Consciousness 5: Emergence

by Neil Rickert

It should be evident from this series of posts, that I take consciousness as emergent from the way that the neural system works.  It is not enough to simple say “emergence” and treat it as if magical.  I do not consider it at all magical.  Rather, I see it as consistent with the principles that I outlined in an earlier post, “A semantic conception of mind.”

My view is that the way the brain works is simple in principle, but complex in detail.  So I see it as pretty much certain that consciousness would evolve, though the kind of consciousness that emerges might not be identical to human consciousness.  So I see all mammals as being conscious, with perhaps their consciousness being somewhat similar to ours, though lacking the enrichment that language gives us.  Other complex creatures such as an octopus or a bee are surely conscious in some way or another, but it is a little hard for us to imagine how they would experience that consciousness.

So why is there a “hard problem” of consciousness?  This is because people are looking at it in the wrong way.  They are trying to understand how to design consciousness, instead of trying to understand how it would evolve.  To me, it seems very unlikely that a designed robotic system could ever lead to consciousness.  I expect our designed robots to all be zombies.

This brief posts completes my series on consciousness.  I will continue to post on other topics, such as knowledge and perception, that are related to consciousness.  I realize that many will find my series unsatisfactory, in that it failed to explain to them what they wanted explained.  Philosophy seems to be dominated by a kind of design thinking, and an explanation of consciousness does not fit with design thinking.

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13 Responses to “Consciousness 5: Emergence”

  1. To me, it seems very unlikely that a designed robotic system could ever lead to consciousness.

    Seems very pessimistic to me. Why couldn’t a designed robotic system use evolution in its design? Why couldn’t a designed robotic system develop a picture of the world that included itself?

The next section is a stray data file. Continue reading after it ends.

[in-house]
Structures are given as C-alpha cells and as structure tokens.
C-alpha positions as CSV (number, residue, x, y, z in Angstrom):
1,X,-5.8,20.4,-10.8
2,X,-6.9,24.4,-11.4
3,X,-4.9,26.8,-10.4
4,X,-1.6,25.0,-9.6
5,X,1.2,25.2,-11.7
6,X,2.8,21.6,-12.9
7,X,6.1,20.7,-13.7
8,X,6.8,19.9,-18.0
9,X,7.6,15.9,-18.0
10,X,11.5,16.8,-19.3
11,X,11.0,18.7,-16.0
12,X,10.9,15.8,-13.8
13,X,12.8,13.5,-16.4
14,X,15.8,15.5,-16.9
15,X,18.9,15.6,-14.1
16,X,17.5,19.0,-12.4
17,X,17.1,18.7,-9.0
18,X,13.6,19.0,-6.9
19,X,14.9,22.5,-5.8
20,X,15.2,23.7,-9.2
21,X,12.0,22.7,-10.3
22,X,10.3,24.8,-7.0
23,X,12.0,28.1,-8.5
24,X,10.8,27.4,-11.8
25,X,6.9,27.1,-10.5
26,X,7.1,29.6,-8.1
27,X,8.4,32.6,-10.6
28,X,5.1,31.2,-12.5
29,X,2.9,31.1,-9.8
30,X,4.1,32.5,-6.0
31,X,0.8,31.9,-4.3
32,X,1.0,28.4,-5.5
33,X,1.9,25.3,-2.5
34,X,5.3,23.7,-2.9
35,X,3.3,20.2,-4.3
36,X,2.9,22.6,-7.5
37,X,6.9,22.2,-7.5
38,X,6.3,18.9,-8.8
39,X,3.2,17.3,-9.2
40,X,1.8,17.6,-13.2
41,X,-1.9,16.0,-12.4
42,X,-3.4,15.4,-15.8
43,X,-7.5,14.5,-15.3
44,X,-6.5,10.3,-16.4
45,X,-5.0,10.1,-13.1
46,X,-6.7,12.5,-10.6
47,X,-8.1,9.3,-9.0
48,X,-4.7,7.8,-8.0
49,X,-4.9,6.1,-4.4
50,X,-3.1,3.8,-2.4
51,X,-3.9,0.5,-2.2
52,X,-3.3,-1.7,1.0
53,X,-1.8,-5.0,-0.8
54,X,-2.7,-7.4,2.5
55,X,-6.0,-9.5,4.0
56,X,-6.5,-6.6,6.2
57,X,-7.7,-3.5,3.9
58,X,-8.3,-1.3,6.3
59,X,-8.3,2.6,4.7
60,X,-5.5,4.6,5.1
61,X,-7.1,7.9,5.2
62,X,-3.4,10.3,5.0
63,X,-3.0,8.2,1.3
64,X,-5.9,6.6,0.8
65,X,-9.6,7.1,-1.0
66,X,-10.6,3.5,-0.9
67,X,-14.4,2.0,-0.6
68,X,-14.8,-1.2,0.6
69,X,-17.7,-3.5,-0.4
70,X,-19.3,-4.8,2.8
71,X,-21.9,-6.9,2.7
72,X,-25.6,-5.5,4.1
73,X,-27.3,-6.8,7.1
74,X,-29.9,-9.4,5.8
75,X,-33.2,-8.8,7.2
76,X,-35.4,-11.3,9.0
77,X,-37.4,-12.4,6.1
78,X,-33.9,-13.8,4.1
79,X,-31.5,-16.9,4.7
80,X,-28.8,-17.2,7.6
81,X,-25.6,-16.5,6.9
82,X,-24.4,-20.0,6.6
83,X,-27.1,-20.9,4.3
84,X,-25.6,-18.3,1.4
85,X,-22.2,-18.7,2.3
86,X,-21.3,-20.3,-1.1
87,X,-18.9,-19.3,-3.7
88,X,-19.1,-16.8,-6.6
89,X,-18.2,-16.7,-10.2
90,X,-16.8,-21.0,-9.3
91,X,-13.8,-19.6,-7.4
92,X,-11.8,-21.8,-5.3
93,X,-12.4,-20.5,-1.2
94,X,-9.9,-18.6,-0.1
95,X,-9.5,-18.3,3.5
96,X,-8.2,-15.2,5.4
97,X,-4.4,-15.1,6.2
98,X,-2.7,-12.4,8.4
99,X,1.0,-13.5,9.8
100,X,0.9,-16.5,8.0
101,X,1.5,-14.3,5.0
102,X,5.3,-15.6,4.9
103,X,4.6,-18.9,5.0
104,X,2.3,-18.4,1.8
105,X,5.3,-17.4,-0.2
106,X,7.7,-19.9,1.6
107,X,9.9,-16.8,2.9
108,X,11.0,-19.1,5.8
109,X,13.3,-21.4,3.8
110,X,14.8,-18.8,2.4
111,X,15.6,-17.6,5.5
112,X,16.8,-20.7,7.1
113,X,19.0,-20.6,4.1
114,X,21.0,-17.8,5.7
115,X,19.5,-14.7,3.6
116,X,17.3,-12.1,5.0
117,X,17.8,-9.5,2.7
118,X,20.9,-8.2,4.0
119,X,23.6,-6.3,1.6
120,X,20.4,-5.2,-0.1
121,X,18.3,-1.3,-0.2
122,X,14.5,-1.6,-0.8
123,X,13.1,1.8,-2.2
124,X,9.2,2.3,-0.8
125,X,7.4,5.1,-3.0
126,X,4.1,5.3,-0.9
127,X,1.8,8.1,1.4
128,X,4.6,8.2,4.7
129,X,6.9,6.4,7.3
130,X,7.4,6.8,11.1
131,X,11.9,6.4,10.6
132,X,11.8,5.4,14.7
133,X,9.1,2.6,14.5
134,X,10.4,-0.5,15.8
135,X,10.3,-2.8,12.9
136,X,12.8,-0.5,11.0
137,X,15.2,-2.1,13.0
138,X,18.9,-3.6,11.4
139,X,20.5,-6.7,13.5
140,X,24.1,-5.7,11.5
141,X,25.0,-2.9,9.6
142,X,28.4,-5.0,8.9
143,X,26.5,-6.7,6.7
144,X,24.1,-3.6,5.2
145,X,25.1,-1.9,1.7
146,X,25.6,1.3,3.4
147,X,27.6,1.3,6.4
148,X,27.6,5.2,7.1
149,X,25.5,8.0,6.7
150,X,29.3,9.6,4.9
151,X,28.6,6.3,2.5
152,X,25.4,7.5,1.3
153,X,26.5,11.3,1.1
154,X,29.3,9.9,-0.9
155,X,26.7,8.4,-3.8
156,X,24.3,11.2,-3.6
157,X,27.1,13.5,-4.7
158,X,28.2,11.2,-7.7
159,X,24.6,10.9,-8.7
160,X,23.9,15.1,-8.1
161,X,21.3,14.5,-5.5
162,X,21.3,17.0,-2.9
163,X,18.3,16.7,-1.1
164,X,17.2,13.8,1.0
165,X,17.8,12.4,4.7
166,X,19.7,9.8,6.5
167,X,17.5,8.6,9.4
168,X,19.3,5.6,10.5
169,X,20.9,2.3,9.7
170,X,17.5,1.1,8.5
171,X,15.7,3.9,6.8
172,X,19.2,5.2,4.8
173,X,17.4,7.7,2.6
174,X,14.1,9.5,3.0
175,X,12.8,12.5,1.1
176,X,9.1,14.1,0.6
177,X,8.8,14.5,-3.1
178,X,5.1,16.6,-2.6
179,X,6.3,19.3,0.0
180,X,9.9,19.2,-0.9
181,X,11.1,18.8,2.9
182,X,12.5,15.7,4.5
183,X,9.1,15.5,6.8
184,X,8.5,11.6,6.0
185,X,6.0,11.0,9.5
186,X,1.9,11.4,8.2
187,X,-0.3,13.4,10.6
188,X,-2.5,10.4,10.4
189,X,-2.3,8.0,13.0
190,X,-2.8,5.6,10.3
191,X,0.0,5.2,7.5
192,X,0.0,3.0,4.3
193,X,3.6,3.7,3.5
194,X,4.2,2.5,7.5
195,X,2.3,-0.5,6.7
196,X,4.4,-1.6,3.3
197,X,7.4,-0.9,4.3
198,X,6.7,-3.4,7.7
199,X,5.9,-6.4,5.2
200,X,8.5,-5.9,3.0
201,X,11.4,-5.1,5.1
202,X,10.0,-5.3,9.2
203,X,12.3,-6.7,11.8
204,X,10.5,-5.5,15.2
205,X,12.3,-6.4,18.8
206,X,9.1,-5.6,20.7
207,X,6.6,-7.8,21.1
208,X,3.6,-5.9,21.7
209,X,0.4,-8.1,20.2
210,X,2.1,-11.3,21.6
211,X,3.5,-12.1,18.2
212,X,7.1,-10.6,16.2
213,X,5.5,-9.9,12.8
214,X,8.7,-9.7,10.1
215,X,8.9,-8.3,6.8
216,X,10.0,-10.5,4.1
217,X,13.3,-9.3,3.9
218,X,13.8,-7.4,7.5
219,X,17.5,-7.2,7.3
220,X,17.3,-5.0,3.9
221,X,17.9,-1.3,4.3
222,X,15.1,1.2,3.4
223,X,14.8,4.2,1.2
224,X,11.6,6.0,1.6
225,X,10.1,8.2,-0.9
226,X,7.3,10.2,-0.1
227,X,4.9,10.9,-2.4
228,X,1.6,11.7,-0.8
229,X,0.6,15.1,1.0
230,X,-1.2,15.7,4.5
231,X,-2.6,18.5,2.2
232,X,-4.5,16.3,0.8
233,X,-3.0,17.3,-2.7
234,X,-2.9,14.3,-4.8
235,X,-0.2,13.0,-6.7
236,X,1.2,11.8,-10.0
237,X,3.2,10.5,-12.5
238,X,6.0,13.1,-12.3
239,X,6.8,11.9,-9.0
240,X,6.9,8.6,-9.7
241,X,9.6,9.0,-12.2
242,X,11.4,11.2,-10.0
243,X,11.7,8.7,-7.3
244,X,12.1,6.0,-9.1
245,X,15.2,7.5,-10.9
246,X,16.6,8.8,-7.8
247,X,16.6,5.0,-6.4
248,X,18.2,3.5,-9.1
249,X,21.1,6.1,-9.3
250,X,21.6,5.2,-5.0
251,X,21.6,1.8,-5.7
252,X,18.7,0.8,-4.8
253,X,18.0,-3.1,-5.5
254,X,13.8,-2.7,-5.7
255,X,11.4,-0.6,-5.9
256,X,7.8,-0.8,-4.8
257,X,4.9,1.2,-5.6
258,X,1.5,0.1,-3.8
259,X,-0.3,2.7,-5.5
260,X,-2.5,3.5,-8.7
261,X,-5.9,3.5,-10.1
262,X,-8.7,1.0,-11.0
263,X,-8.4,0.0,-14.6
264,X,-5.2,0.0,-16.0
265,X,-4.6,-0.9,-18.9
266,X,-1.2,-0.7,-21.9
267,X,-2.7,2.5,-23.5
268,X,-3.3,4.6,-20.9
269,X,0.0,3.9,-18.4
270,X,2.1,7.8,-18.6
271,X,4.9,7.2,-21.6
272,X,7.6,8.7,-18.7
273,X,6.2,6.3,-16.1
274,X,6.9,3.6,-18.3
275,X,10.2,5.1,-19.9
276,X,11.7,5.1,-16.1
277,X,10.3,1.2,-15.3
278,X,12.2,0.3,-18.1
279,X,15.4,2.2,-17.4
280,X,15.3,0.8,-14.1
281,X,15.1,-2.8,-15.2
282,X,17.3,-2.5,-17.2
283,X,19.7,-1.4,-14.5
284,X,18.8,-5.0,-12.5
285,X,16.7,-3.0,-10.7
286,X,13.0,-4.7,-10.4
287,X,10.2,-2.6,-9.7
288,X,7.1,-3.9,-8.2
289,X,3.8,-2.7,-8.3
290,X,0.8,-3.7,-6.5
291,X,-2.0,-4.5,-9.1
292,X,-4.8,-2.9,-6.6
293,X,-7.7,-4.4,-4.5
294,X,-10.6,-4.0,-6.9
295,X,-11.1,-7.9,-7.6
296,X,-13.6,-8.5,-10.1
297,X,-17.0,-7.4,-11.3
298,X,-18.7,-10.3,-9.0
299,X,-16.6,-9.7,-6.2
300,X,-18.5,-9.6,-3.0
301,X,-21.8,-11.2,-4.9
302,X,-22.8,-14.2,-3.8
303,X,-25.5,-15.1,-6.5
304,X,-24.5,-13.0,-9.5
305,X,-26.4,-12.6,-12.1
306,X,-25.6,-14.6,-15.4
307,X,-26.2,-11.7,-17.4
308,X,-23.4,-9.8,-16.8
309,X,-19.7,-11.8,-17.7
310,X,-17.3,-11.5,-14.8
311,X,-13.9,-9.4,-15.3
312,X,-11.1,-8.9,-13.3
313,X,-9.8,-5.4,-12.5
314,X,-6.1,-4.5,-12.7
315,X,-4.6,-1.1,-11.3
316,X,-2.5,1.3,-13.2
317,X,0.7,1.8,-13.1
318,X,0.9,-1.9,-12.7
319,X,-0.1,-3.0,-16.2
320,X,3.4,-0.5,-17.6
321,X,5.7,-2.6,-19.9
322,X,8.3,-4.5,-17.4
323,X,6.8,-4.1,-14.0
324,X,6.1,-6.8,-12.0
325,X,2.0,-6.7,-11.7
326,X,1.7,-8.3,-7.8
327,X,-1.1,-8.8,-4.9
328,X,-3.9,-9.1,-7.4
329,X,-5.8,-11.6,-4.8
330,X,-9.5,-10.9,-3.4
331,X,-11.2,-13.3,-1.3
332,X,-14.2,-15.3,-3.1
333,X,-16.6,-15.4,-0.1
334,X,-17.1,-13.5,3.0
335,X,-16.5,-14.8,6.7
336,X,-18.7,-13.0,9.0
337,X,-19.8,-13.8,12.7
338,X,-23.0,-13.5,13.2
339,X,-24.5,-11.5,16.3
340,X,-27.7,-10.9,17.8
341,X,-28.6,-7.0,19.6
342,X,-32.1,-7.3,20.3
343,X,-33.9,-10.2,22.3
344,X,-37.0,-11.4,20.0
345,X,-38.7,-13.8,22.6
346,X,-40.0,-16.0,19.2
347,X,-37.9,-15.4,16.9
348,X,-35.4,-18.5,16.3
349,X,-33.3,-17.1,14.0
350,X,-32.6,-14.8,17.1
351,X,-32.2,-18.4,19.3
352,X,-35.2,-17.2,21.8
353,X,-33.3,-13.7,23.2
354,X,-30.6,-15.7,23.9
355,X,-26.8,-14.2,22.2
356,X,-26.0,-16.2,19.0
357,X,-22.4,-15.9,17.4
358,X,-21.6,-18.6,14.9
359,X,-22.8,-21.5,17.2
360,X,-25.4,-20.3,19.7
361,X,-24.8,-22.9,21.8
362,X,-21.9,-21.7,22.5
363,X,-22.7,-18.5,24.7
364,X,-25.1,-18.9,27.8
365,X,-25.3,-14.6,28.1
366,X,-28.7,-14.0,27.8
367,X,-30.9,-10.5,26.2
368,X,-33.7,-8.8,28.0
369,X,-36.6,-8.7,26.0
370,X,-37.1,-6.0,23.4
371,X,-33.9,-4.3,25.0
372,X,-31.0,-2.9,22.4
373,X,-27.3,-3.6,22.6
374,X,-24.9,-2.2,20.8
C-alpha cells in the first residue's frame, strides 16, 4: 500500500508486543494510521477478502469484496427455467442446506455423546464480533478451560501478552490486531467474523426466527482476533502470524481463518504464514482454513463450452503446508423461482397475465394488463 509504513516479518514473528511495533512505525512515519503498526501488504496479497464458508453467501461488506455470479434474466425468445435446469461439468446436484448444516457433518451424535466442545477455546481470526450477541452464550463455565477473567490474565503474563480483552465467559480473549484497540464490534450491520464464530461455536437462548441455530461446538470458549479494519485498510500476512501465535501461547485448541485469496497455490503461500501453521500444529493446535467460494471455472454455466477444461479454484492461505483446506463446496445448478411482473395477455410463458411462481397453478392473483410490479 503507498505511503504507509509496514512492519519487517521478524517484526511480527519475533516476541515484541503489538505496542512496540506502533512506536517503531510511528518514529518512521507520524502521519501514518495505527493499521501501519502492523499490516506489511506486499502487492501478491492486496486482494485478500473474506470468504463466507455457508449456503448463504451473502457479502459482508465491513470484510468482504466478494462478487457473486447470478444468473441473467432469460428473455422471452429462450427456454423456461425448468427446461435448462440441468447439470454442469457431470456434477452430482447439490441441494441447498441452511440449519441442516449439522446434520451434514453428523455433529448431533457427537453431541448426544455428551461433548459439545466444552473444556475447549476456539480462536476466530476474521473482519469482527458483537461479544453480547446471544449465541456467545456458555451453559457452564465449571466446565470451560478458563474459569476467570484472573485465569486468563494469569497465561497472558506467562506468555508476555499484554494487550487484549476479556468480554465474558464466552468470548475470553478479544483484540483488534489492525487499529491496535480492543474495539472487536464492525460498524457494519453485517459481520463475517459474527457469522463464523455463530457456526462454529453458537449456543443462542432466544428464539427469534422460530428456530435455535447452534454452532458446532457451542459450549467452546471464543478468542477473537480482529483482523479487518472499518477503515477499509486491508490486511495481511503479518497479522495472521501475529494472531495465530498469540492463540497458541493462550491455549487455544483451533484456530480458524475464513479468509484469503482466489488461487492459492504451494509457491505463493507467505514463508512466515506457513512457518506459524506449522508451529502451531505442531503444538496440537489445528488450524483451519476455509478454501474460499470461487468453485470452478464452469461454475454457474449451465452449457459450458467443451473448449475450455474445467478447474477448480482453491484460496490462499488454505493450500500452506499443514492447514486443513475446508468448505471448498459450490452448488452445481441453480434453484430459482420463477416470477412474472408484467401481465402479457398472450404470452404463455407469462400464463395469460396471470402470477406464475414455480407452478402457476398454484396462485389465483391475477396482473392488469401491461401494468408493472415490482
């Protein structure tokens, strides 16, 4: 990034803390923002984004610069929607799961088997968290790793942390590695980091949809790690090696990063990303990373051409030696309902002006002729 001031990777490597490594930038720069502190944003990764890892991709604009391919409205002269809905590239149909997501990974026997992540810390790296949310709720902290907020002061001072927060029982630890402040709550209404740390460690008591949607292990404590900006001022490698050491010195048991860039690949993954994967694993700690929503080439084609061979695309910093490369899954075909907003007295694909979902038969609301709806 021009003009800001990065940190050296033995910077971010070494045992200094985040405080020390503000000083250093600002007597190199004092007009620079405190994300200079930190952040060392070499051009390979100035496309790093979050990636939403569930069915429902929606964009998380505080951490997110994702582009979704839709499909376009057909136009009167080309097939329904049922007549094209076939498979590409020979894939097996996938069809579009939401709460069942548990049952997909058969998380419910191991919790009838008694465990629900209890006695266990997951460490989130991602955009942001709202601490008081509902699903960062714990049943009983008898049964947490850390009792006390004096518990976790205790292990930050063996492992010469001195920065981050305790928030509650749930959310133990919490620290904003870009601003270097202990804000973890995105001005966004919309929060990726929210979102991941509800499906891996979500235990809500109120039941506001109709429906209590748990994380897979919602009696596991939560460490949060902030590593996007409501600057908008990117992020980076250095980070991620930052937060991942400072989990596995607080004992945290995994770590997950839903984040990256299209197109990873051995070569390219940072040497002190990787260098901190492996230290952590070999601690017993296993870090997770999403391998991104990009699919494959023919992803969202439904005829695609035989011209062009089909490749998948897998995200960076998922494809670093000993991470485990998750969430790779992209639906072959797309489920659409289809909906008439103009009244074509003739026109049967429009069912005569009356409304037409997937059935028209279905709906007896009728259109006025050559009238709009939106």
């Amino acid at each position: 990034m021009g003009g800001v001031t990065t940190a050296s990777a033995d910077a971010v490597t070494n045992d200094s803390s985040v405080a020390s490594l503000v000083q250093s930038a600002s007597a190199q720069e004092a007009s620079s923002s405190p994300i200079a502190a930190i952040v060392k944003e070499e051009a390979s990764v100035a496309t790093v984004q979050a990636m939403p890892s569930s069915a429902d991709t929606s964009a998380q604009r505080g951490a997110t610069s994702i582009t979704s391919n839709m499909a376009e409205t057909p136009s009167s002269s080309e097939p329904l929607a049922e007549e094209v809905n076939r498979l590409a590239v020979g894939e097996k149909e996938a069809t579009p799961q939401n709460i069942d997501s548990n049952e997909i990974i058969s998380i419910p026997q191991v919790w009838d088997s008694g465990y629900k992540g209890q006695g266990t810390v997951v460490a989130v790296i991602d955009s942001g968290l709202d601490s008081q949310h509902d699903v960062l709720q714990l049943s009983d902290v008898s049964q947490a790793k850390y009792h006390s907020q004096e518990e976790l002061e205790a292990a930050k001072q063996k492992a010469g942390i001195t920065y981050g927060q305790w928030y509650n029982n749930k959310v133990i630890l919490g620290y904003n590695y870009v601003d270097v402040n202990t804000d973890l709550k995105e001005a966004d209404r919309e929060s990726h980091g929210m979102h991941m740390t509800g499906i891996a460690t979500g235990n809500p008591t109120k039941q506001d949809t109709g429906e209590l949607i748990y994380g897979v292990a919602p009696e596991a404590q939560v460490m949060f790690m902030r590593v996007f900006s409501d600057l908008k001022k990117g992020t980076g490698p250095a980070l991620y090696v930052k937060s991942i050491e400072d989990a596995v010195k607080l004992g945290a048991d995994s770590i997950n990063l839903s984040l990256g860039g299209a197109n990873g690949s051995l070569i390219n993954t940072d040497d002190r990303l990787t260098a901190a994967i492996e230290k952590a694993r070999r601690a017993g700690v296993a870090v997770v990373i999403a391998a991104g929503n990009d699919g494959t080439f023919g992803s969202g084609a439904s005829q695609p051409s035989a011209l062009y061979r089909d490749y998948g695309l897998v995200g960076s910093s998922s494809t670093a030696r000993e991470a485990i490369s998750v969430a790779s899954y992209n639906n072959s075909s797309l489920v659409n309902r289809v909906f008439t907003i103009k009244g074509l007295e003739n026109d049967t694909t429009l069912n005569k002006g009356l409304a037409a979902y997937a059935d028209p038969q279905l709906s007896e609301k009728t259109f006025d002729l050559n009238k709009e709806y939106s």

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    • Having an internal picture is easy. Having a self is a lot harder.

      A designed system is likely to finish up as a projection of the designers self, instead of being its own self. It would be difficult for a designer to avoid that problem.

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  2. If consciousness is indeed entirely emergent (I’m not disagreeing with you there necessarily by the way), and if our universe plays according to the rules we tend depend on it to, then I see no reason we can not discuss it in the “design” sense. Yes, the design would inevitably at least somewhat a manifestation of the “creator”‘s wishes, and in that sense you might dub it robotic (it follows a predetermined direction). However, you can’t erase the hard problem of it by looking at it from an evolutionary standpoint, especially as some sort of predetermined direction still exists. Here the creator is just a concept (natural selection) instead of a tangible being and the goal is survival, flavored by the anisotropy of past events. But even still, that there a predetermined direction for either doesn’t diminish the wackiness of experience’s non-physical existence or the hard question of what degree or set of processes allow for self-aware experiences. (for instance, by what criteria would we judge a machination of our’s to truly be self-aware?)

    Insane stuff to and vastly messy on the logic, although I do agree that it is probably all simple in principle and complex in detail.

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    • I’ll grant that I didn’t explain myself well enough.

      If you think of evolution as providing the DNA, then evolution can be considered a kind of design process. But you don’t get biology with just DNA. There’s the entire development process which is highly adaptive. And, post development, an organism continues to adapt somewhat as atoms are replaced by other atoms.

      It is really the adaptive development process and the continued adaptive growth that matters. Roughly speaking, I see those adaptive processes as entailed by evolution and as contrary to design.

      Perhaps a designer can design something that has a similar adaptive development and adaptive growth stage. But in that case, the final result is not what was designed because those adaptive processes changed it from the design specifications.

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      • This is why I threw in that little tidbit of the universe behaving how we kind of depend it to. What I was saying was that, if our universe is at least largely deterministic (and on all classical scales it is, minus the big WTF of the quantum world), we should be able to look at the end result of any said adaptive processes and reproduce them. The final result is what’s important, not the process that gets it there. Now if you’re saying that the final result is including the ability to adapt (and thus sticking that somehow into what it means to experience), we should still be able to copy that from nature as well, with enough understanding.

        So I guess what I was getting at is that whether it’s design or evolution or adaptive or whatever is quite semantic and non-issue. What’s really the question is what is currently present in any system giving it the capabilities to X? And even beyond that, how does this seemingly non-physical (even if it is emergent) exist in our rather physical-seeming universe?